Without adequate salt intake, sodium levels fall and your horse is closer to losing that desire to drink. It might then only take an unseasonably hot day or a long trailer ride to push your horse into that no-drinking zone. While you should have salt available for horses all the time (don’t forget to take your salt block with you when you travel), horses might better use loose salt added to their daily feed ration. I prefer to provide 1 tablespoon of salt per 500 pounds of body weight each day in feed. Heavy work days or particularly hot weather call for an electrolyte in addition to this daily salt.

4. Decreased feed intake. Consuming feed, especially forage, encourages fluid intake, so if your horse has gone off feed you might find he goes off fluids as well. Stress is a common reason for horses to stop eating, so taking necessary precautions such as using preventative doses of omeprazole (the drug approved for treating and managing gastric ulcers in horses) when traveling to reduce gastric ulcer risk. This might help not only encourage eating but drinking as well. Be sure that your horse has access to feed while in transit.

5. Your horse might be stressed by the horses he is being transported with, making him less willing to eat and drink. Some horses are dominant and others less so and when placed together in close quarters this can create a lot of stress especially for the less dominant horse. As a result they could become too stressed to eat in transit or drink at rest stops.

In the horses that I have worked with the simple act of insuring daily salt intake typically turned things around for nondrinkers. Here are some other tricks you can try to help get fluids in to your horse:

Soaking hay

Soak your horse’s hay: This is an easy way to get water in to your horse. Soaking for about 30 minutes is plenty. Make sure you remove any soaked hay from your horse’s stall before it turns sour which can happen quite quickly in hot weather.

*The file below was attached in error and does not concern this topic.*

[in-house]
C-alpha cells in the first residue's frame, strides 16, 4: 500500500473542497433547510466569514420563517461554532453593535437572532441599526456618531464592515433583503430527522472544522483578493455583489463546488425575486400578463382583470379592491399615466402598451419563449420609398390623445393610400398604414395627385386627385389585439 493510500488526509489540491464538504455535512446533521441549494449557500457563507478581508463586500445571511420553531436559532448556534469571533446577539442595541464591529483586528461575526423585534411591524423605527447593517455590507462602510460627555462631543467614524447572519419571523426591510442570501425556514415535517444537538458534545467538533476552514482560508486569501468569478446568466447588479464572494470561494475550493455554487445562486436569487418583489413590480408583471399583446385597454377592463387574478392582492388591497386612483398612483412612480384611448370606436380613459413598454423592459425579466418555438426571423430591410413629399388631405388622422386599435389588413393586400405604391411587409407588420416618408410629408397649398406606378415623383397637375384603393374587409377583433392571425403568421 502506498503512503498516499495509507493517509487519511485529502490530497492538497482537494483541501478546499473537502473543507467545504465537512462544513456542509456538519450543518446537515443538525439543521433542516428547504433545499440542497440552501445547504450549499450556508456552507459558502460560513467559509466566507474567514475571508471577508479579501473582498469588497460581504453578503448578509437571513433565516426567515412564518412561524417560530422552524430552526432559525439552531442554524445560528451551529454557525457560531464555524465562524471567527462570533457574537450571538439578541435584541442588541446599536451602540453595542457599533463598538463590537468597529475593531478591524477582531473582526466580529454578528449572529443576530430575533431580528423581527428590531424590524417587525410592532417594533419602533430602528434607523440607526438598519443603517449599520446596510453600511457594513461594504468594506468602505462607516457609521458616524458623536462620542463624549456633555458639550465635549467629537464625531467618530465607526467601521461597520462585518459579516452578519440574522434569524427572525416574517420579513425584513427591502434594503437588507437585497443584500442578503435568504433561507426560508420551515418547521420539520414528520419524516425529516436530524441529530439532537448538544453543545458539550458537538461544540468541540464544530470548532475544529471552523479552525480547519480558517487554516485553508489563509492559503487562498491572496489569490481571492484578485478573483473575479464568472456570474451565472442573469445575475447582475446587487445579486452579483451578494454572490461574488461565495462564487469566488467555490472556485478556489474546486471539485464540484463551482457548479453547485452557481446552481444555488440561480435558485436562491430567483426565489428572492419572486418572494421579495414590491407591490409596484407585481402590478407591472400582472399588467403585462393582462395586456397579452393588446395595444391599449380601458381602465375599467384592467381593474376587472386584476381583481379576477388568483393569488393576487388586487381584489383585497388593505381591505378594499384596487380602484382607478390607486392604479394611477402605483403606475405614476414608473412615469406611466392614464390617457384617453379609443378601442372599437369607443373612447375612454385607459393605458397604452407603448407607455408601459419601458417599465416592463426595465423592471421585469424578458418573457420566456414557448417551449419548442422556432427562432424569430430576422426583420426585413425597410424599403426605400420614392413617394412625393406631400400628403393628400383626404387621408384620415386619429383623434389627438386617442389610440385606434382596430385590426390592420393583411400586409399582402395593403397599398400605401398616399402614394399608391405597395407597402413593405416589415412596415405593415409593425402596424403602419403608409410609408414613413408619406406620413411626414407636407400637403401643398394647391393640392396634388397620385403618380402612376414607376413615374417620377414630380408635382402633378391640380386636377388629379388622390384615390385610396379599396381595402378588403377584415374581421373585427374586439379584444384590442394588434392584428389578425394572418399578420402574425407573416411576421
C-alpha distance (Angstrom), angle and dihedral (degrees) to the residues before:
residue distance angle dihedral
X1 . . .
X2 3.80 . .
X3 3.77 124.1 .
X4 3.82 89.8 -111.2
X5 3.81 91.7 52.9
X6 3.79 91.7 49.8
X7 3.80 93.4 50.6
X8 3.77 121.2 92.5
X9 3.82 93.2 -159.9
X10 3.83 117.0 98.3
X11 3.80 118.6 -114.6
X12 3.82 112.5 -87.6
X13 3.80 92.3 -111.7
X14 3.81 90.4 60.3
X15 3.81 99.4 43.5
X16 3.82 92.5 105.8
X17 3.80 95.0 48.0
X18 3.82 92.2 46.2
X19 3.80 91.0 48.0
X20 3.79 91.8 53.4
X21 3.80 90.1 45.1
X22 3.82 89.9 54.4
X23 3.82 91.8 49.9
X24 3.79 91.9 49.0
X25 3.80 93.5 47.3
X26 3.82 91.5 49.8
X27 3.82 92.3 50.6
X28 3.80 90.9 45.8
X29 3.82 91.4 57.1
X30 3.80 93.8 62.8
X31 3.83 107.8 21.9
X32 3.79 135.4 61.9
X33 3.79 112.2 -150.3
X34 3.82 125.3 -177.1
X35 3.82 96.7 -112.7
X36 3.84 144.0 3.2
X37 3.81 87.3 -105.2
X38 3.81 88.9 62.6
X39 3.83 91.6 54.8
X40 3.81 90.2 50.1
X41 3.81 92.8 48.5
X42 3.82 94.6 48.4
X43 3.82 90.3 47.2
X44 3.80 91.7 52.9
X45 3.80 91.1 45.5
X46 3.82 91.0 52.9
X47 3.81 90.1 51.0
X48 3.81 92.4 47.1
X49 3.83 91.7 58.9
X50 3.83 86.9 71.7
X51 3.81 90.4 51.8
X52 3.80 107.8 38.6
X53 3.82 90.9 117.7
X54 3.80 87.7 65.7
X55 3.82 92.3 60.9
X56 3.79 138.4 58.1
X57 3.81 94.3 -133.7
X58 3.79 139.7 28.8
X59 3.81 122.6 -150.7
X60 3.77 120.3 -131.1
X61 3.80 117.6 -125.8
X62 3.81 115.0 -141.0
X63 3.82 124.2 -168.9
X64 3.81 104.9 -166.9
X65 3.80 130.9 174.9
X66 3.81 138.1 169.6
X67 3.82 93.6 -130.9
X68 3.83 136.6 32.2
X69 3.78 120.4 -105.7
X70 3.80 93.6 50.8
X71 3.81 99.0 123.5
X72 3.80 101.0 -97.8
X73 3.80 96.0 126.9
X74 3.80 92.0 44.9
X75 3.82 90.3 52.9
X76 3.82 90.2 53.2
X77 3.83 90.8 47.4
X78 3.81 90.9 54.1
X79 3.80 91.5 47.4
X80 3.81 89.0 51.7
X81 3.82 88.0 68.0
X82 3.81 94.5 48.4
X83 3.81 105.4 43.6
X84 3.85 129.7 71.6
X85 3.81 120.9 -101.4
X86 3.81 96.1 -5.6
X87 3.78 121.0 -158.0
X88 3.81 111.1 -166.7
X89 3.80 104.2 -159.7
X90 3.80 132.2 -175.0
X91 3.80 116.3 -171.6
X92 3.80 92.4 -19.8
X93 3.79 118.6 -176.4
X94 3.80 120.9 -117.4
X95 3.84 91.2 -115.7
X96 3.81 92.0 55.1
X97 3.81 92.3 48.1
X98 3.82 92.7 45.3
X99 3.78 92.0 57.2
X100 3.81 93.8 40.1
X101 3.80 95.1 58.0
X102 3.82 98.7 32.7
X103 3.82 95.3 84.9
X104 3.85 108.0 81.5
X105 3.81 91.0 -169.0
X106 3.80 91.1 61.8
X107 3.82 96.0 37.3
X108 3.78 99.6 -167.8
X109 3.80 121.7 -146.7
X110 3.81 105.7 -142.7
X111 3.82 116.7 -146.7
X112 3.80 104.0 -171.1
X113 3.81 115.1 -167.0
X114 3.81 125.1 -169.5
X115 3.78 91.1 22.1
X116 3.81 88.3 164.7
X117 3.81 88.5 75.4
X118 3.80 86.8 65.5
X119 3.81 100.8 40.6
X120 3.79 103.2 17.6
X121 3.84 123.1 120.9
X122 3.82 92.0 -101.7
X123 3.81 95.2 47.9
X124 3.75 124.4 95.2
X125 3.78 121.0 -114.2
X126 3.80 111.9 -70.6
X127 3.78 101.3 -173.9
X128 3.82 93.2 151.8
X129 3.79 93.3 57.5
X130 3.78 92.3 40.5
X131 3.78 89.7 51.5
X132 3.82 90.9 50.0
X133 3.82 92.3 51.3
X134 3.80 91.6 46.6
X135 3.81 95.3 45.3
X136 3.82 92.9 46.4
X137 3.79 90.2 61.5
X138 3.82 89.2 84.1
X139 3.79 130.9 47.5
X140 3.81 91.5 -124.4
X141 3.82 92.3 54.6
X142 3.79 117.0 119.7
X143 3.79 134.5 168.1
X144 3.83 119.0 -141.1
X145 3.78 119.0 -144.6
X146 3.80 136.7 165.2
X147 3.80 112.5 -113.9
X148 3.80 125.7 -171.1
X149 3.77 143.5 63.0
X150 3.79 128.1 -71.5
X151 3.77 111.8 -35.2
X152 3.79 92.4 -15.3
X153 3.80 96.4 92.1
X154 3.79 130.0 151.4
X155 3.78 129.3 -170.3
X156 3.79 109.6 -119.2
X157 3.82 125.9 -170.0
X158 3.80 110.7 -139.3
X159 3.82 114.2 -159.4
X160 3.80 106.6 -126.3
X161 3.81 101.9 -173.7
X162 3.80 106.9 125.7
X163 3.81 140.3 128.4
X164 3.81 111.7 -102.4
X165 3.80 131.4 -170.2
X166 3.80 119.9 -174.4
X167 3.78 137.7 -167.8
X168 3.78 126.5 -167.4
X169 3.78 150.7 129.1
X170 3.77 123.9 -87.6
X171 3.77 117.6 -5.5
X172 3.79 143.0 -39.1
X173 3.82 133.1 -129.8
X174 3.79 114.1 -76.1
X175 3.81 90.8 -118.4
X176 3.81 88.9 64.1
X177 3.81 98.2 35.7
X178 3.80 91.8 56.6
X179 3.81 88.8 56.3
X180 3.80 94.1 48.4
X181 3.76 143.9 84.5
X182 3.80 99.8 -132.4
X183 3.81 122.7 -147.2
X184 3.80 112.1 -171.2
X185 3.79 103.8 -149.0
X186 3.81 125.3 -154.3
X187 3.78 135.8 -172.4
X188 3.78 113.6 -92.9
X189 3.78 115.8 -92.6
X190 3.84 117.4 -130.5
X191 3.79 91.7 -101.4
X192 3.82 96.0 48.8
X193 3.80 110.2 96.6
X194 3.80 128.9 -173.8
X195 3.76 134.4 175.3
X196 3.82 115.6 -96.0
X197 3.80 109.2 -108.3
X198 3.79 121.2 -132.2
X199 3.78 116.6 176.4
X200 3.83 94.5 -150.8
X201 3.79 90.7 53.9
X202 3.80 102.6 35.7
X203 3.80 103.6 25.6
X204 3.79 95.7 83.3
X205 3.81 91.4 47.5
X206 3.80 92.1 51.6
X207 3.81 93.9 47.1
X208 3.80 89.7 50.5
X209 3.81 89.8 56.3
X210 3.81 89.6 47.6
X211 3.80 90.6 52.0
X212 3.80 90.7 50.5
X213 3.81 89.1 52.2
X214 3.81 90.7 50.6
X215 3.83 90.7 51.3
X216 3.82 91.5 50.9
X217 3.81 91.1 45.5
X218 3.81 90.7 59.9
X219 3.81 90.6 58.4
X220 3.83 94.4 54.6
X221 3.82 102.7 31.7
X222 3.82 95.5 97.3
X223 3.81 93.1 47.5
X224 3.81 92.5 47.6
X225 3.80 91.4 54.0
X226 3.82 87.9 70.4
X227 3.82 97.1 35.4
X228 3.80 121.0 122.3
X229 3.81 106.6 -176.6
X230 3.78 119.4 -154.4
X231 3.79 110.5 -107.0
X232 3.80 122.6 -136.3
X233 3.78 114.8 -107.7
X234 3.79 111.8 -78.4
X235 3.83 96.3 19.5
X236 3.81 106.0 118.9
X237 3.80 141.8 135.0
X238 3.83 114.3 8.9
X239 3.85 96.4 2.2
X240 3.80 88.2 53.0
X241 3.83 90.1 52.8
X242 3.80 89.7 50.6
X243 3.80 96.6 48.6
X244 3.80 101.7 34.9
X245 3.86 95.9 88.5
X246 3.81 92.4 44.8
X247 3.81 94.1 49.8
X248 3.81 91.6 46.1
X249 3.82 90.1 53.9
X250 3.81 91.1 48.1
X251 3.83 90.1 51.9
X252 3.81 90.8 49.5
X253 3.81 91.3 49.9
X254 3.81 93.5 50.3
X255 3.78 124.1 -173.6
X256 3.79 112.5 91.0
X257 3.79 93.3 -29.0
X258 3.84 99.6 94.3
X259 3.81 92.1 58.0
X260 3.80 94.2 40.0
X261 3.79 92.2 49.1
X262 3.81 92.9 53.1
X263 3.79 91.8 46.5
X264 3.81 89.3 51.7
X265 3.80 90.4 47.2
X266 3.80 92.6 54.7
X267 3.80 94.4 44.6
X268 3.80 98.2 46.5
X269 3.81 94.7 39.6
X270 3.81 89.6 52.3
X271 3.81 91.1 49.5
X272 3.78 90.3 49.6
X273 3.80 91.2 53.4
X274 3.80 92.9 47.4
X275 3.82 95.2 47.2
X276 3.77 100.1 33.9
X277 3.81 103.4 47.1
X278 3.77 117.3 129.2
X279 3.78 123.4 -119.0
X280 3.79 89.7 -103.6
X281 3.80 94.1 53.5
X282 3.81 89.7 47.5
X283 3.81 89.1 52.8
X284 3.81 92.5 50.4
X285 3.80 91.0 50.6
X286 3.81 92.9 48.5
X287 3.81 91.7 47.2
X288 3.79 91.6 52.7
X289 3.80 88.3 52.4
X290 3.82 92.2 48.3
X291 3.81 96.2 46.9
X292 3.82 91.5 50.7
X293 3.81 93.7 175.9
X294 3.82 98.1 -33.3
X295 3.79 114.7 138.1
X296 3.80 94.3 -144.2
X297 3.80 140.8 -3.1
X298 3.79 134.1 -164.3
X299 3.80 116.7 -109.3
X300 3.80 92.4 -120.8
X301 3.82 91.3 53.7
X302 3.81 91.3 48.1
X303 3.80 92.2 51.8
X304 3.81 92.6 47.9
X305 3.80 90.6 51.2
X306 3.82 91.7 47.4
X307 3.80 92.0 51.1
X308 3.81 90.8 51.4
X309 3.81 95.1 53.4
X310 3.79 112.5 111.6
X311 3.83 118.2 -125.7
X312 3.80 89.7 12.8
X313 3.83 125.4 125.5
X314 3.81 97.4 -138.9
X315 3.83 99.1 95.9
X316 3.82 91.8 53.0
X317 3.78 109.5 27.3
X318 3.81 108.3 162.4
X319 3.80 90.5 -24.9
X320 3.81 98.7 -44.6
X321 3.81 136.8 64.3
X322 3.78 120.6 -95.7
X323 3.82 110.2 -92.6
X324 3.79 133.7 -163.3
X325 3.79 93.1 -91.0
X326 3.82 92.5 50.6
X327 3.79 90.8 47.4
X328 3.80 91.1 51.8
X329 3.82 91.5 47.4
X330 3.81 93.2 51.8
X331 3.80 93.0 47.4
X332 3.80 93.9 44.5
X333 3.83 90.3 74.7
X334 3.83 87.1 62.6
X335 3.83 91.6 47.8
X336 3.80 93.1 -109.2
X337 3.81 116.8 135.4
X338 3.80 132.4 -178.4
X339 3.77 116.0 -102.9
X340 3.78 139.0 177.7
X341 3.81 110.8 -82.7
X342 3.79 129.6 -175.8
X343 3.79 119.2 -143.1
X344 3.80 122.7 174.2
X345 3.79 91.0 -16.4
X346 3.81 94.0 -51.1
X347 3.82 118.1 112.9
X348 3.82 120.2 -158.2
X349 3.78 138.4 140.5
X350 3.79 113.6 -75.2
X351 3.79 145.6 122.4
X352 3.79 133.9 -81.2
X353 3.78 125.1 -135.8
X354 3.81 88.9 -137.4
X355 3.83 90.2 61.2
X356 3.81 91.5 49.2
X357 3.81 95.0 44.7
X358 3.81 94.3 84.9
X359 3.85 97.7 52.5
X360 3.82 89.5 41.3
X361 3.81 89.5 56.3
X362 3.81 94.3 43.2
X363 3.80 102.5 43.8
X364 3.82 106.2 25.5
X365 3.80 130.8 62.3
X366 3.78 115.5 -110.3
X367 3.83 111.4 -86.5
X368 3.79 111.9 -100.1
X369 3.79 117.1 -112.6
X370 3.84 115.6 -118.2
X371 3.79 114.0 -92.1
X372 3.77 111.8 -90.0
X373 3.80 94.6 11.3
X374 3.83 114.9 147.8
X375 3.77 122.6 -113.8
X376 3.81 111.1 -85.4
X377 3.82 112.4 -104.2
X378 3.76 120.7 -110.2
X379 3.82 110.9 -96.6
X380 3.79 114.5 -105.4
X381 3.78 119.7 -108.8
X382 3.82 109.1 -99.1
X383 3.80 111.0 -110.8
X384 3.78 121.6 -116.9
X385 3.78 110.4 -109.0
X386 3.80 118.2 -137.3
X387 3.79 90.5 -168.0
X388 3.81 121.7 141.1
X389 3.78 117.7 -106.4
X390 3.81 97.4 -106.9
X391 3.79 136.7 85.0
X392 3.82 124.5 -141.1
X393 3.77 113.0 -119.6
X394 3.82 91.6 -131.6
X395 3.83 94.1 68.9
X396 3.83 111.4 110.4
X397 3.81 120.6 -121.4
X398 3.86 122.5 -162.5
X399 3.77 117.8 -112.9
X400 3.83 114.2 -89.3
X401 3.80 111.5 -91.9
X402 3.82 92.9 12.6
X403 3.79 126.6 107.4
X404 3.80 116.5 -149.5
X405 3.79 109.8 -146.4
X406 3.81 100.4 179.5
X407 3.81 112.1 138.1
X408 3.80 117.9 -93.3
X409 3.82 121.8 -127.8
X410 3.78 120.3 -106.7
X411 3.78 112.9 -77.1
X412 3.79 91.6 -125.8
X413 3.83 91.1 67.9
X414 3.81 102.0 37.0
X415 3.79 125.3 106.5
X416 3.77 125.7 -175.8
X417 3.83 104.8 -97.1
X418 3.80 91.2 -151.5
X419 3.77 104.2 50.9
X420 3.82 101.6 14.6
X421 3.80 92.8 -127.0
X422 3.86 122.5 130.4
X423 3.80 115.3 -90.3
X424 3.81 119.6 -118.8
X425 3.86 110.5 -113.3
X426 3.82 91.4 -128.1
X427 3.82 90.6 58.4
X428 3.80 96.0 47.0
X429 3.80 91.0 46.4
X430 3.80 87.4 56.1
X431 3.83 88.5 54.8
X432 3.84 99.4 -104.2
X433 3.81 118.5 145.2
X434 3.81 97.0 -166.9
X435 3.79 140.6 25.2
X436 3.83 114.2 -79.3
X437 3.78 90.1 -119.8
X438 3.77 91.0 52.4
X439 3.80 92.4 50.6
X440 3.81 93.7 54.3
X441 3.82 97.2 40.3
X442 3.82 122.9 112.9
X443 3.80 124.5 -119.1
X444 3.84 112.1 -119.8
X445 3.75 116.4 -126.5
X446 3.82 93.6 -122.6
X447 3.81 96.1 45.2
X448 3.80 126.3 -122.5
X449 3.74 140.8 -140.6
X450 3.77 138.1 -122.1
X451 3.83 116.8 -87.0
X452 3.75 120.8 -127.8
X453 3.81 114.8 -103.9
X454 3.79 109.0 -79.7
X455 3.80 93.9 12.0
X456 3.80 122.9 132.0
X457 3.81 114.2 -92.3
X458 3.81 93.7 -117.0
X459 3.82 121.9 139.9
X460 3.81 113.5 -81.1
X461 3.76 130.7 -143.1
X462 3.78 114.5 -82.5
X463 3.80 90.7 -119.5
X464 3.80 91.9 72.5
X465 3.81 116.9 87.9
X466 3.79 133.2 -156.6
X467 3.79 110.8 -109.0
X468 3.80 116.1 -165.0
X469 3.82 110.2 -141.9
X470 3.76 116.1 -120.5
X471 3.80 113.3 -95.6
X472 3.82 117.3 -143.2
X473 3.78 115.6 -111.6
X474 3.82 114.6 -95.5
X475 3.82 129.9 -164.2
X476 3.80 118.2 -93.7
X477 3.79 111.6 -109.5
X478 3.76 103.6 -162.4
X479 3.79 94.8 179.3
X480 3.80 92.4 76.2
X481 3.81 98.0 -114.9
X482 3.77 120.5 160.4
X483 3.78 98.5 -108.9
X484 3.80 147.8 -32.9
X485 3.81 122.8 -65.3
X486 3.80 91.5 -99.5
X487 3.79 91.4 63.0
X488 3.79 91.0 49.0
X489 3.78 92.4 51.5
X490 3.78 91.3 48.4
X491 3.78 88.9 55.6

Add water to grain and supplemental feeds: A lot of horses love sloppy meals, and this can serve as an easy way to get water in to them.

Add a handful of sweet feed to your horse’s water: There are some commercial water-additive products designed to encourage horses to drink, and these additives reportedly work well. Also try adding a handful of oats or sweet feed to the water and see if it does the trick. Just remember to always have additional water available, so the horse has an alternate water option available if he decides he likes the additive water even less than regular water.

Train your horses to drink saline: Research has shown that horse that consume 0.9% saline solution (add 1 tablespoon of salt per gallon of water) when hot subsequently consume greater amounts of plain water than those horses that consume only plain water. You can train your horse to drink saline. Start with 1 tablespoon in a 5 gallon bucket and build up to 5 tablespoons dissolved in a full 5 gallon bucket of water.

Hang multiple water buckets around the stall: Don’t ask why but this recently worked for a friend’s horse who wasn’t drinking. She tried it on the advice of a friend. Whatever works!

Take-Home Message

If none of these work and your horse starts to display signs of dehydration you need to contact a veterinarian, who can determine if intravenous fluids are necessary to rehydrate your horse.